The album cover is a visual hallmark that audiences end up associating with the music, artist, marketing, and era. Unfortunately, this has changed slightly during the digital streaming era, where albums have become data sets filling playlists and covers have been relegated to a tiny square on the screen. Thus, creating album artwork that stands out has become tougher than ever. #musiccovers #greatesthits #art #artists
Image credit: Pexels Source: https://images.pexels.com/photos/7751832/pexels-photo-7751832.jpeg
To produce truly impactful work that transcends media, artists and graphic designers need experience in digital illustration, web design, graphic design history, and even motion graphics. Famous graphic designers like David Stone Martin and Charles Stewart took a very long time to build their portfolios before they went on to create legendary covers that would be remembered by music fans for years.
Through the years, designers have contributed so many iconic album covers. So with that in mind, let’s take a look at some of them below.
Image source: https://ik.imagekit.io/uwaknajbdrm/https:/img.vt.co/2021/11/nirvana-1024x1024.jpg mage from Alamy Stock Photo, licensed under CC. Nirvana’s Nevermind was released in 1991, and is famously regarded as one of the most iconic album covers of all time. It pictures a baby swimming toward a US dollar bill on a fishhook. The album cover was like nothing ever seen before when the album hit the record stores. A large part of Nevermind’s commercial success, and even Nirvana’s popularity, has been attributed to this particular cover. It is now featured in the Museum of Modern Art’s collection, and is widely regarded as a bonafide classic. The art director for Nirvana, Robert Fisher, posted his collection of original and never-before-seen artifacts from Nirvana on Instagram to encourage other designers wanting to go down the same path he did when he was an unknown designer working at Geffen Records.
Image source: https://upload.wikimedia.org/wikipedia/he/1/16/DawnFMAlt.jpeg image from Wikimedia, licensed under CC.
Two years after his last release, the fifth studio album from singer-songwriter, The Weeknd was unveiled. The album was called Dawn FM. Its record cover and graphics were a collaborative venture with Robert Beatty, who is known for his distinctive "psychedelic" style. Beatty was also responsible for designing the covers for Tame Impala's Currents (2015) and Kesha's Rainbow (2017).
Beatty designed the limited-edition artwork for Dawn FM, including holographic typography and a futuristic path leading into a sun-filled landscape. This would perfectly capture the album’s eclectic nature, representing the catchy dance tracks and melodies that helped to create this visual masterpiece for the 2022 release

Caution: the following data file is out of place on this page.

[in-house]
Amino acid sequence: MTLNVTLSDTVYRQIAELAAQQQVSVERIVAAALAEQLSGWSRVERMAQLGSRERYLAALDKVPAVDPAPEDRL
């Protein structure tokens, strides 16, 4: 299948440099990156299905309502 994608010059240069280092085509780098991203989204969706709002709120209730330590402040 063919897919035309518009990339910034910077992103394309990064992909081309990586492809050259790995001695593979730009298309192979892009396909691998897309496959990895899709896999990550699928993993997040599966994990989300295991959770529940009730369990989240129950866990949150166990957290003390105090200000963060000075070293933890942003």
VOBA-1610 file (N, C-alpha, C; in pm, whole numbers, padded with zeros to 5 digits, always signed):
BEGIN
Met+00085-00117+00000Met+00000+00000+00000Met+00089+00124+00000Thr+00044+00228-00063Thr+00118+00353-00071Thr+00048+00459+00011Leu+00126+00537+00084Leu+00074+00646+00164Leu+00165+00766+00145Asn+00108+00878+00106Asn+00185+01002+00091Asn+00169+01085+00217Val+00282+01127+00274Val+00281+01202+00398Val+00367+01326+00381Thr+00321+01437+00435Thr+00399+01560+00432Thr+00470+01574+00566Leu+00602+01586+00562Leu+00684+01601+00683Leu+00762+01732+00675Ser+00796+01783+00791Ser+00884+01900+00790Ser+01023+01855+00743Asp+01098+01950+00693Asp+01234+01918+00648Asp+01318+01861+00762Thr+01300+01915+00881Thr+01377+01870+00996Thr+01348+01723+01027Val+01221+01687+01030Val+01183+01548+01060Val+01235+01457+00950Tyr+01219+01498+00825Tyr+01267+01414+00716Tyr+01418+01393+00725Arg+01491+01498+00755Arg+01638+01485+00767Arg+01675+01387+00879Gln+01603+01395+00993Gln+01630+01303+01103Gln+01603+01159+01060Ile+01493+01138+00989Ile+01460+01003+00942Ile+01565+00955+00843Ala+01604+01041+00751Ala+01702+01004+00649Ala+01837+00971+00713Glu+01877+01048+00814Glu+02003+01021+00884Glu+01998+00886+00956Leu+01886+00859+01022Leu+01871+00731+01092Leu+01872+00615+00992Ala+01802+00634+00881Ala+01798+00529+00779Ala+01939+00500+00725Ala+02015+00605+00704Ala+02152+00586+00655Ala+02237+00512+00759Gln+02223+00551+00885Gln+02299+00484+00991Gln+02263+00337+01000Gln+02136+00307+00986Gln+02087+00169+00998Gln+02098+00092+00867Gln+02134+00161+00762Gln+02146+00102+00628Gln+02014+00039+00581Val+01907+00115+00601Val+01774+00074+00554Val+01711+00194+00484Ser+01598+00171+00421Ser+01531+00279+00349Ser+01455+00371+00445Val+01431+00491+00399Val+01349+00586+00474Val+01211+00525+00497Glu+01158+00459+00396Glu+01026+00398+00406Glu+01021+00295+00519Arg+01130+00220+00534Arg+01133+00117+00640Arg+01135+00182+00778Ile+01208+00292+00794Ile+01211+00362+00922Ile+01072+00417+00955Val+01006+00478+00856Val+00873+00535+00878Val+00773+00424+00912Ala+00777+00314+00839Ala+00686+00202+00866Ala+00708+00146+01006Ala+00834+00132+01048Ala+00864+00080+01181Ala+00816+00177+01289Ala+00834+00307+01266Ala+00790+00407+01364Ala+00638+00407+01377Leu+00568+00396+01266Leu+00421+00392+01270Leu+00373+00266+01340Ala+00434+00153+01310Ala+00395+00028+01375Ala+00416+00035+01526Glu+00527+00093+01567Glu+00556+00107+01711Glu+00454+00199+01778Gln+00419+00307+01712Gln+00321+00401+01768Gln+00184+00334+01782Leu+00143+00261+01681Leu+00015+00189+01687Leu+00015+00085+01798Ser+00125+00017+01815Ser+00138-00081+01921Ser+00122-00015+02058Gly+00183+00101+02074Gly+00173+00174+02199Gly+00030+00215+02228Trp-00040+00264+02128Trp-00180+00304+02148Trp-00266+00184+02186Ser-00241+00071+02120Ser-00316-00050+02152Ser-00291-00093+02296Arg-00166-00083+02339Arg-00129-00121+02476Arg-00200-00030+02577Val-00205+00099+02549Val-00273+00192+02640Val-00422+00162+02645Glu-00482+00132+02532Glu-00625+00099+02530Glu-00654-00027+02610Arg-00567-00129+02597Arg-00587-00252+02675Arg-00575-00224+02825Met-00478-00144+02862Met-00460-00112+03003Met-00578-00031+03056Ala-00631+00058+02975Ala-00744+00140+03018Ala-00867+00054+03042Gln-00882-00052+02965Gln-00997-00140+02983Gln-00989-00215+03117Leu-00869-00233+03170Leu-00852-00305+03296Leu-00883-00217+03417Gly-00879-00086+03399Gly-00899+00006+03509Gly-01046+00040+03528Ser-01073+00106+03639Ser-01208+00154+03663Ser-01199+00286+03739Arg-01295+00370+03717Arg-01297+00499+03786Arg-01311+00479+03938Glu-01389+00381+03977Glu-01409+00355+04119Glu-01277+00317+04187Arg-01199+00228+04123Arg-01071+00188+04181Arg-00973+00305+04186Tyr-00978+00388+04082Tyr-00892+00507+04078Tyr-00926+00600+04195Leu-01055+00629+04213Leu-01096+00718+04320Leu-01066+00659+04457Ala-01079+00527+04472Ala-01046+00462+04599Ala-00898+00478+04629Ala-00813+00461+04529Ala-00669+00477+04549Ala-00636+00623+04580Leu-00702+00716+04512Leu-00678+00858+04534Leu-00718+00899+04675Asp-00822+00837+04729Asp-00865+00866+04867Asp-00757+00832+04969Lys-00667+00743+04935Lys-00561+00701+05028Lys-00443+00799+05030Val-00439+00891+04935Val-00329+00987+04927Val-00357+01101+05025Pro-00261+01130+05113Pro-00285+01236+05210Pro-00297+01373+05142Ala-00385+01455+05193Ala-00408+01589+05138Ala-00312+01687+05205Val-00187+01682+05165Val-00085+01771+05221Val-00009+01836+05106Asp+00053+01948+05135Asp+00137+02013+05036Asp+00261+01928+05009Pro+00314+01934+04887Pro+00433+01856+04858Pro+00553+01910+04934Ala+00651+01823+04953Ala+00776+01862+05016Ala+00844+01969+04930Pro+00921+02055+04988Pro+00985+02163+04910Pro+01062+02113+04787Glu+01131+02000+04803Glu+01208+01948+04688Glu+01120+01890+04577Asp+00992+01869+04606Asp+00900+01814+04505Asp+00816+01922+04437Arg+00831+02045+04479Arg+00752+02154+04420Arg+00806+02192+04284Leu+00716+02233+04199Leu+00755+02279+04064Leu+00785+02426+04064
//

Image source: https://live.staticflickr.com/3087/2656792150_78ed8bd364_b.jpg Image from Flickr, licensed under CC.
Klaus Voorman is a long-time friend of, The Beatles. When they played him their new track "Tomorrow Never Knows," and requested cover art from him, Voorman was stuck. He wanted to create an image as avant-garde as the track, asking questions like “How far can I go?” and “How surreal and strange can it be?"
Seems that Voorman was the perfect choice for the task because he would go onto use a combination of old photos of the Beatles and some of his own drawings — complete with newspaper photos of eyes and lips on George Harrison's face — to create one of the Beatles’ most iconic album covers.
Image source: https://upload.wikimedia.org/wikipedia/commons/9/99/Beyonce_album.png Image from Wikimedia Commons, licensed under CC.
Beyoncé’s self-titled fifth studio album contained the ubiquitous tracks from, “Drunk In Love” to “Partition,” all neatly enclosed within pink-on-black typography on the cover. The strikingly neat layout, contrasted with the previous four albums, that featured “fashionable face-focused shots”.
Todd Tourso, Bey’s creative director, was careful about using color. They used a grayed-out pink to subvert femininity while still remaining sexy and loud, deriving the image from fight cards and boxing-ring placards. The stark visual shift was iconic, and the album landed at No. 1 on the Billboard 200 within just three days after its release.
Behind our beloved musical artists are unsung graphic designers who deserve just as much recognition. As we proceed further into the digital streaming era, we need to take time to appreciate these iconic album covers, just like we appreciate the collection of songs they depict.
Article written by Roseanne Jodson; Exclusivley for, JanieGallegos.com